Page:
In the early years of the 20th century, French criminologist Edmond Locard discovered a principle called trace exchange. Locard, who would come to be known as the pioneer of forensic science, argued that a criminal always leaves something identifiable at the crime scene and carries something from the spot. Decades later, American scientist Paul L Kirk called the principle a silent witness against the criminal.
Whatever the wrongdoer touches or leaves behind, such as fingerprints or footprints, hair strands, cloth fibres, marks from tools used, blood or semen, are factual evidence that can be instrumental in solving a case. Physical evidence cannot be wrong, cannot perjure itself, cannot be wholly absent, he argued. “Only human failure to find it, study and understand it, can diminish its value,” he said.
Newer and advancing technologies are crucial to an investigating officer – take, for example, CCTV systems capturing movements of people, videos and photos of criminals, and access control mechanisms of large complexes recording the signature, fingerprints, iris or retina scans. These evidences can be used forensically in two ways.
One, they can help in establishing that the person caught has committed the crime as fingerprints, DNA and handwriting samples may be matched with physical and biological evidence found at or near the crime scene. Second, they can be used in searching the data bank of fingerprints, palm prints and biological characteristics of criminals from the past.
Unfortunately, in India, we have not maintained data banks (except fingerprints and palm prints) due to an inadequacy in the legal system. The Identification of Prisoners Act, 1920 was the only law that allowed the collection and storage of fingerprints and palm prints of criminals. Each state operated its individual fingerprint bureau which kept a record of fingerprints of people previously involved in crime in that particular state.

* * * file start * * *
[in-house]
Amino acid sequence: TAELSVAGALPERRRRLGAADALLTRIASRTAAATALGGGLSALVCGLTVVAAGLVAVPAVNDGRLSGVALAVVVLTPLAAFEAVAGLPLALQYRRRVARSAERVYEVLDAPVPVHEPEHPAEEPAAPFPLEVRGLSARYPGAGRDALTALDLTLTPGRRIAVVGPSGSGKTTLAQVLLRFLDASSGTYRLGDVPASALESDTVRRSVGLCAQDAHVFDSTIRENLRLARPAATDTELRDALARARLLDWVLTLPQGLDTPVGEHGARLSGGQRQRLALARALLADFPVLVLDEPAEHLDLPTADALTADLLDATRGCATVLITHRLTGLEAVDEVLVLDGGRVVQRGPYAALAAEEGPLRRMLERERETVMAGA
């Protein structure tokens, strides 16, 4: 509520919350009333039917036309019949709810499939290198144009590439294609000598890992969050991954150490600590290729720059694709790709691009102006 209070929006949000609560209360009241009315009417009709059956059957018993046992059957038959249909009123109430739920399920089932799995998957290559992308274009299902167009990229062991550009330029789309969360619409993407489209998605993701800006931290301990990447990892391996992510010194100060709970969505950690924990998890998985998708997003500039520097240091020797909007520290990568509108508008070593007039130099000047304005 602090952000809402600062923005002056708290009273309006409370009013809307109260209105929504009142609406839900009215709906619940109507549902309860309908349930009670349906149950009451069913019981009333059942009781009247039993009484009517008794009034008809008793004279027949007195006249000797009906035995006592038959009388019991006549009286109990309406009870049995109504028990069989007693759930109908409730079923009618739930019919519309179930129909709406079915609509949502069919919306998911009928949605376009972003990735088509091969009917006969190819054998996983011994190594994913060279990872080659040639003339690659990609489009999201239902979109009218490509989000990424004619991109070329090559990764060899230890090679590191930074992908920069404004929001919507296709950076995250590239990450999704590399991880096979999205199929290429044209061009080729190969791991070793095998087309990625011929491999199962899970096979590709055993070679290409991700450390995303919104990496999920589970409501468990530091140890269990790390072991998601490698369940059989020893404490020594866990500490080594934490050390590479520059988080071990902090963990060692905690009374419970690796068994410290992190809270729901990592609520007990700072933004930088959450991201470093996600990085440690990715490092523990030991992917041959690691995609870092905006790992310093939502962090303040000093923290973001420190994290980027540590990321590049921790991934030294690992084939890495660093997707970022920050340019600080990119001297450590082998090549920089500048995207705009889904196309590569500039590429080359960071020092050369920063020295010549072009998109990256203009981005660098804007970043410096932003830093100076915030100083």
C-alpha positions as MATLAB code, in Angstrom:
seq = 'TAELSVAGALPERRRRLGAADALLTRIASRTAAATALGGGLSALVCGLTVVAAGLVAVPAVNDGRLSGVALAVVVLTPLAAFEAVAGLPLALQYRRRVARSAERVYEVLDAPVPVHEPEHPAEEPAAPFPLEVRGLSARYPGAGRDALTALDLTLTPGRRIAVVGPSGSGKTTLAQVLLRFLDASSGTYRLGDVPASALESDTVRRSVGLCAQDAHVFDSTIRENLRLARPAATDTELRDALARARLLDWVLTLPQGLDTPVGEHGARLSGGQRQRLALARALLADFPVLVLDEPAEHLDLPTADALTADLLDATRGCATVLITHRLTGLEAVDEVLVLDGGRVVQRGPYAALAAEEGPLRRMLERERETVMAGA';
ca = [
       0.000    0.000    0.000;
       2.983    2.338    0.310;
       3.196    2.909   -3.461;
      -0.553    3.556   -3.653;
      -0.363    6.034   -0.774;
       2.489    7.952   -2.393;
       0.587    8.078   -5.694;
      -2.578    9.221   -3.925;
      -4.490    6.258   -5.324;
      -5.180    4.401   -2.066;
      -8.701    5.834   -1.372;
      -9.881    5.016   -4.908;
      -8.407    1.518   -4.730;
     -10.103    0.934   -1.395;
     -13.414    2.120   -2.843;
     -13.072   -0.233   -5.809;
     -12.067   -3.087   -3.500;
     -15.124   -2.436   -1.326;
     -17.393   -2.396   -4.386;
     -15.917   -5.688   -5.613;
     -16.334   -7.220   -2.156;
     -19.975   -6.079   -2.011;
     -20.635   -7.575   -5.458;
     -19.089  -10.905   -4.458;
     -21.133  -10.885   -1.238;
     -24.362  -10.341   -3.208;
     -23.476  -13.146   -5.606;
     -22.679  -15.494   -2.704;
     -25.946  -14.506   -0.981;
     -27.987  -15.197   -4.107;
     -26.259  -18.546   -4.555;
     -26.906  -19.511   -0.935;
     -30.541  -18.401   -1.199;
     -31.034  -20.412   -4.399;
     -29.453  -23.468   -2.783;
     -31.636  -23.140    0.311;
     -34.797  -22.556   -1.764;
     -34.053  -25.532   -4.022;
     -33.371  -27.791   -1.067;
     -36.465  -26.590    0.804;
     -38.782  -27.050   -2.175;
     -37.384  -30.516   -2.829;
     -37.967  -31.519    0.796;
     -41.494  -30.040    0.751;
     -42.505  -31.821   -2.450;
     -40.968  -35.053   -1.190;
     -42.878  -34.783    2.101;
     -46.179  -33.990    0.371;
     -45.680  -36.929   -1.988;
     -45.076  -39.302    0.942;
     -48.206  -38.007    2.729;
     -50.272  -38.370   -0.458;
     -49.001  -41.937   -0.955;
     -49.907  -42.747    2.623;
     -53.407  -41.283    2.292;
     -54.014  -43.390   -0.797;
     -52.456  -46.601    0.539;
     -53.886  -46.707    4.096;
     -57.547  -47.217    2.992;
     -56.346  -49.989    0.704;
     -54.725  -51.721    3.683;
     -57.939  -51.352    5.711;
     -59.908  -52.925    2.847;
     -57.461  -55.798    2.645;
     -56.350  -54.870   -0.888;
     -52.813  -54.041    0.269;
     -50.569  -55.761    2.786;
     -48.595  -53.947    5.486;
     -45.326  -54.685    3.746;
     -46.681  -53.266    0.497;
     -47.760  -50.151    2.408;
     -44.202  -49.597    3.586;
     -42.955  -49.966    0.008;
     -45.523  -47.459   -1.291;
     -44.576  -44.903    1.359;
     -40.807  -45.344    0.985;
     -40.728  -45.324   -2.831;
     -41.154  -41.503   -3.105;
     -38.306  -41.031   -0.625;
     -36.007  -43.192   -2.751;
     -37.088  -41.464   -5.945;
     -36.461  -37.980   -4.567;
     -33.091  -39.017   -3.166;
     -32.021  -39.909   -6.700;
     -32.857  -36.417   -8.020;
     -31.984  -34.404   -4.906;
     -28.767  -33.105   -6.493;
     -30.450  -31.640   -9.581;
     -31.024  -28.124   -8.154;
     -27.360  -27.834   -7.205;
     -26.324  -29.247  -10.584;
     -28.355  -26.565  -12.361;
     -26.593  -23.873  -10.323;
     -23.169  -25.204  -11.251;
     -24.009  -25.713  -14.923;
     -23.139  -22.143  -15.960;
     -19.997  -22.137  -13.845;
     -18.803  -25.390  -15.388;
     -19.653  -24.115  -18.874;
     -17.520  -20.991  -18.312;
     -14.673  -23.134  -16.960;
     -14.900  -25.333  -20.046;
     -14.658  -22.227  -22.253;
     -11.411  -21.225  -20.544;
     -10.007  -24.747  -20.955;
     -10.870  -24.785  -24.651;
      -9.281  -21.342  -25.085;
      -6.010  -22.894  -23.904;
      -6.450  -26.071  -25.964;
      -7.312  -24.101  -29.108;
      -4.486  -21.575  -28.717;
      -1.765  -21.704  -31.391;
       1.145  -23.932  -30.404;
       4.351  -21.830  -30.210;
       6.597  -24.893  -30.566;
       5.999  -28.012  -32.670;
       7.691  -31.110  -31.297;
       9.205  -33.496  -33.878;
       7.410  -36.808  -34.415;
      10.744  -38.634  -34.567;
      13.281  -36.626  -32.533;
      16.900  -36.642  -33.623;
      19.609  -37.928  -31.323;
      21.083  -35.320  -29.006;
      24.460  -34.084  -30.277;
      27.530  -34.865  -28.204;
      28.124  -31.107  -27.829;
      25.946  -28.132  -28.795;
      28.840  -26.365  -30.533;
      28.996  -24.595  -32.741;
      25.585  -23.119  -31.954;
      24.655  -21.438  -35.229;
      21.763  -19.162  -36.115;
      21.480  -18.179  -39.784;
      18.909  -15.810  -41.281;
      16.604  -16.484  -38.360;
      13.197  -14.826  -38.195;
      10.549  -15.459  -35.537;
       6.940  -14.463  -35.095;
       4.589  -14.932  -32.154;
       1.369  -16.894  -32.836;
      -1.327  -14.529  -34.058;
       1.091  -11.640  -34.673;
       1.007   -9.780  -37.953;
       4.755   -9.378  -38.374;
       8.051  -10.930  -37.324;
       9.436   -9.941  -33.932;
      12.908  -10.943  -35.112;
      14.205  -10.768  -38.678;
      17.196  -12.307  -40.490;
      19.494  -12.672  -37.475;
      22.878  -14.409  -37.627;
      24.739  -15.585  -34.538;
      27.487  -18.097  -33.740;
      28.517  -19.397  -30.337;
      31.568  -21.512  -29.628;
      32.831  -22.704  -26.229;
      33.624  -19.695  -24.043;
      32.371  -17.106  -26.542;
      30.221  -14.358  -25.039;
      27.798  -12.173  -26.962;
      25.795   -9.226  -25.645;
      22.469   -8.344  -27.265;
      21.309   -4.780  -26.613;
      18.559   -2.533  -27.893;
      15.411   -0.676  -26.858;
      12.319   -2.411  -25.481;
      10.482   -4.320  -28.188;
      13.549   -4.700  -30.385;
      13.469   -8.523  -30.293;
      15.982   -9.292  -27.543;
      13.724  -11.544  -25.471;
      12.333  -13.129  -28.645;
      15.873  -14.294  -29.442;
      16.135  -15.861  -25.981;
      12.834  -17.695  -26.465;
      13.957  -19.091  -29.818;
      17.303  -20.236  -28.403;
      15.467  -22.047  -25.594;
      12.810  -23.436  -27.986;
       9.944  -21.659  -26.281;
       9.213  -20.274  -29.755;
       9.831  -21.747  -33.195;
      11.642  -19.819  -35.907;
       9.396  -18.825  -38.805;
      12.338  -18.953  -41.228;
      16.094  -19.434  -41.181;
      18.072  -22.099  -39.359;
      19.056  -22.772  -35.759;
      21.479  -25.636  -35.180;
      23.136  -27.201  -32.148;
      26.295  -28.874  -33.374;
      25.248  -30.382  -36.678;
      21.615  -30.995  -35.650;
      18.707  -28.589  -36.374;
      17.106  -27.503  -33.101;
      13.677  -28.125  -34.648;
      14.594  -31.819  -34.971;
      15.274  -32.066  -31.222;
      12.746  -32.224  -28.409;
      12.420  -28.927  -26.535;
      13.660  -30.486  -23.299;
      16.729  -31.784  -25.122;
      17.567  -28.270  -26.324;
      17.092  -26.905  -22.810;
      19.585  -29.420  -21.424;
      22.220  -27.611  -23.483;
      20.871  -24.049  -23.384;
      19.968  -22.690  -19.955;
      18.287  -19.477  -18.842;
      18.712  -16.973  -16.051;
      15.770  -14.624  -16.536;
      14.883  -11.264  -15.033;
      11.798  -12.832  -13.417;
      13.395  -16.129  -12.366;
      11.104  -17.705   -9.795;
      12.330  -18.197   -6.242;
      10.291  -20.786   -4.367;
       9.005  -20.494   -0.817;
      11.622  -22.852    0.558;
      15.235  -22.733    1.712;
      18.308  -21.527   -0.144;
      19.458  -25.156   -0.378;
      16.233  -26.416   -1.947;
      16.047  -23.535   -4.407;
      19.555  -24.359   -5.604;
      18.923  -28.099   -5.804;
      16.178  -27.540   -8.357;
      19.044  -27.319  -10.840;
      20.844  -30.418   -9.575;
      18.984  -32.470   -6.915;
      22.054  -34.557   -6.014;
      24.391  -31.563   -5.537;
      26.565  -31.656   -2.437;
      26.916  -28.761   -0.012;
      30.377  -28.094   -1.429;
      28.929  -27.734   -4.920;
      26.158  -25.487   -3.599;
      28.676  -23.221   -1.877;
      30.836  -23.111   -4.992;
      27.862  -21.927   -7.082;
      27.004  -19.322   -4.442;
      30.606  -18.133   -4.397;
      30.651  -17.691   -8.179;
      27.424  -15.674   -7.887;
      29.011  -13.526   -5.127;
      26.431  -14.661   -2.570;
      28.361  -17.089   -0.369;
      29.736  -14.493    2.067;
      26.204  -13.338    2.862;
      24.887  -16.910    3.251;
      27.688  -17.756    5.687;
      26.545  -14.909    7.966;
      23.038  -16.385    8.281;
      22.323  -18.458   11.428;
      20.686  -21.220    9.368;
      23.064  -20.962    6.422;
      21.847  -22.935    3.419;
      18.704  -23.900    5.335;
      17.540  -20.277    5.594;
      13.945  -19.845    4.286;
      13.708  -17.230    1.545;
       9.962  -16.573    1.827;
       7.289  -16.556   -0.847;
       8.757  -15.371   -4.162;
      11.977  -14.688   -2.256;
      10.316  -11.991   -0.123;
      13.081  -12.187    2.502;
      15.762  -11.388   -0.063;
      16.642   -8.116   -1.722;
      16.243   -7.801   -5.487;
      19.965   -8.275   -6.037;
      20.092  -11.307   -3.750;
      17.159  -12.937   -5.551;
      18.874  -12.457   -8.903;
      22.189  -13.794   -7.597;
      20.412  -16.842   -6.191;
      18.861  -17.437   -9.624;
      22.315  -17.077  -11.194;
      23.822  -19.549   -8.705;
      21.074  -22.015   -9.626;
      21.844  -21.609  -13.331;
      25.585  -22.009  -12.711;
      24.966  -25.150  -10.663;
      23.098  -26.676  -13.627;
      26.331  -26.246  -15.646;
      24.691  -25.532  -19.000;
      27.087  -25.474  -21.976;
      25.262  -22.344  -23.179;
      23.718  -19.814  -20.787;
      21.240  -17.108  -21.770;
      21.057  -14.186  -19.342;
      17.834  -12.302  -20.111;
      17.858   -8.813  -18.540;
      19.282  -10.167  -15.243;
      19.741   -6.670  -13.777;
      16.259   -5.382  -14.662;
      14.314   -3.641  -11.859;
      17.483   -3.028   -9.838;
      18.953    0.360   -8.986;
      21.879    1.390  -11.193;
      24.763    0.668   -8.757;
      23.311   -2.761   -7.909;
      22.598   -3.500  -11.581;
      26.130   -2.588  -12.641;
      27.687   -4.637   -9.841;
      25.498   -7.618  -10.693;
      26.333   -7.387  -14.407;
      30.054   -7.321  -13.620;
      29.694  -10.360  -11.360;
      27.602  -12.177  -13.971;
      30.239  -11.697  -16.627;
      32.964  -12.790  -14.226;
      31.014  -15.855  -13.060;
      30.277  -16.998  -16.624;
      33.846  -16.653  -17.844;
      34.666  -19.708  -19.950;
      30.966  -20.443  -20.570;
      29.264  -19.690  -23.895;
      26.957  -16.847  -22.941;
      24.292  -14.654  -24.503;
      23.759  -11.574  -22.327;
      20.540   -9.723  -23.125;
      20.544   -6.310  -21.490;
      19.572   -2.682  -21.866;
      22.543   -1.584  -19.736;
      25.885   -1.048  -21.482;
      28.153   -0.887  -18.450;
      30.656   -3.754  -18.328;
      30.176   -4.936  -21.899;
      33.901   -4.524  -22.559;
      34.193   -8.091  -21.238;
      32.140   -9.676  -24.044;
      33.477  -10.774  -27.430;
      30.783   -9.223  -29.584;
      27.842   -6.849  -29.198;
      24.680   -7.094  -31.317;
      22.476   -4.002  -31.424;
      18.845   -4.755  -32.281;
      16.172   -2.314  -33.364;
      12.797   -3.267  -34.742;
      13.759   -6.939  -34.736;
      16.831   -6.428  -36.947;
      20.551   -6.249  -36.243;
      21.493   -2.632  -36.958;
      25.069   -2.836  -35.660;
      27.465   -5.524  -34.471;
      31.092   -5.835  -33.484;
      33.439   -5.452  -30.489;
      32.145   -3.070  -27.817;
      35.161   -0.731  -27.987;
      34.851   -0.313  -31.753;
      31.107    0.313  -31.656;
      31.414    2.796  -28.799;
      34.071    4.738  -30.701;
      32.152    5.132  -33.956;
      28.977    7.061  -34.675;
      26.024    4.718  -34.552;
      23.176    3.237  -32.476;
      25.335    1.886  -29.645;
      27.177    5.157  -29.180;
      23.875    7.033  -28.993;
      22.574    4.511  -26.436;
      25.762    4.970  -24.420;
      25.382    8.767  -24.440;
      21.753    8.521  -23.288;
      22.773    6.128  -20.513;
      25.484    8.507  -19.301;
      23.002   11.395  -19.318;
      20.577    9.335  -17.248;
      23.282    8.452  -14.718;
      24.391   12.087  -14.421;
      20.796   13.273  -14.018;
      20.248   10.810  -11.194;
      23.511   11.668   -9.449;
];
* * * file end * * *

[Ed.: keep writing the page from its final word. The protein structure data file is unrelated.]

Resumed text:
But the law didn’t address two significant issues.
One, the fingerprint bureaus are stand-alone databases and are not connected to each other. If a man has a criminal record in state A but has committed a crime in state B for the first time, his fingerprints will find no match in state B as he has no previous record there. This highlights the need for a centralised database connecting all the bureaus currently working in silos. Information centralisation and exchange will also improve the time taken to solve cases and prevent the commission of more crimes by the same people.
Two, this Act covered only fingerprints and palm prints. Criminals also leave traces in the form of physical and biological evidence. There was a need to include these recognisable traces, including unique identification like retina scans.
The Criminal Procedure (Identification) Bill, 2022, which was passed by Parliament last week, addresses these difficulties and provides cohesive tools to investigating officers through better forensic support. This Act permits collecting identifiable physical and biological samples (including retina and iris scans), signatures and handwriting of criminals and storing them in national data banks.
The National Crime Records Bureau (NCRB) will be the nodal agency responsible for recording and maintaining the records of criminals from anywhere in the country, making it impossible for criminals to take advantage of inadequate and fractured data banks. This new Act is a commendable step in leveraging technology to streamline forensic aid to investigation, improve crime working out ratios and reduce future crime incidence rates.
Karnal Singh is a former chief of the Enforcement Directorate
The views expressed are personal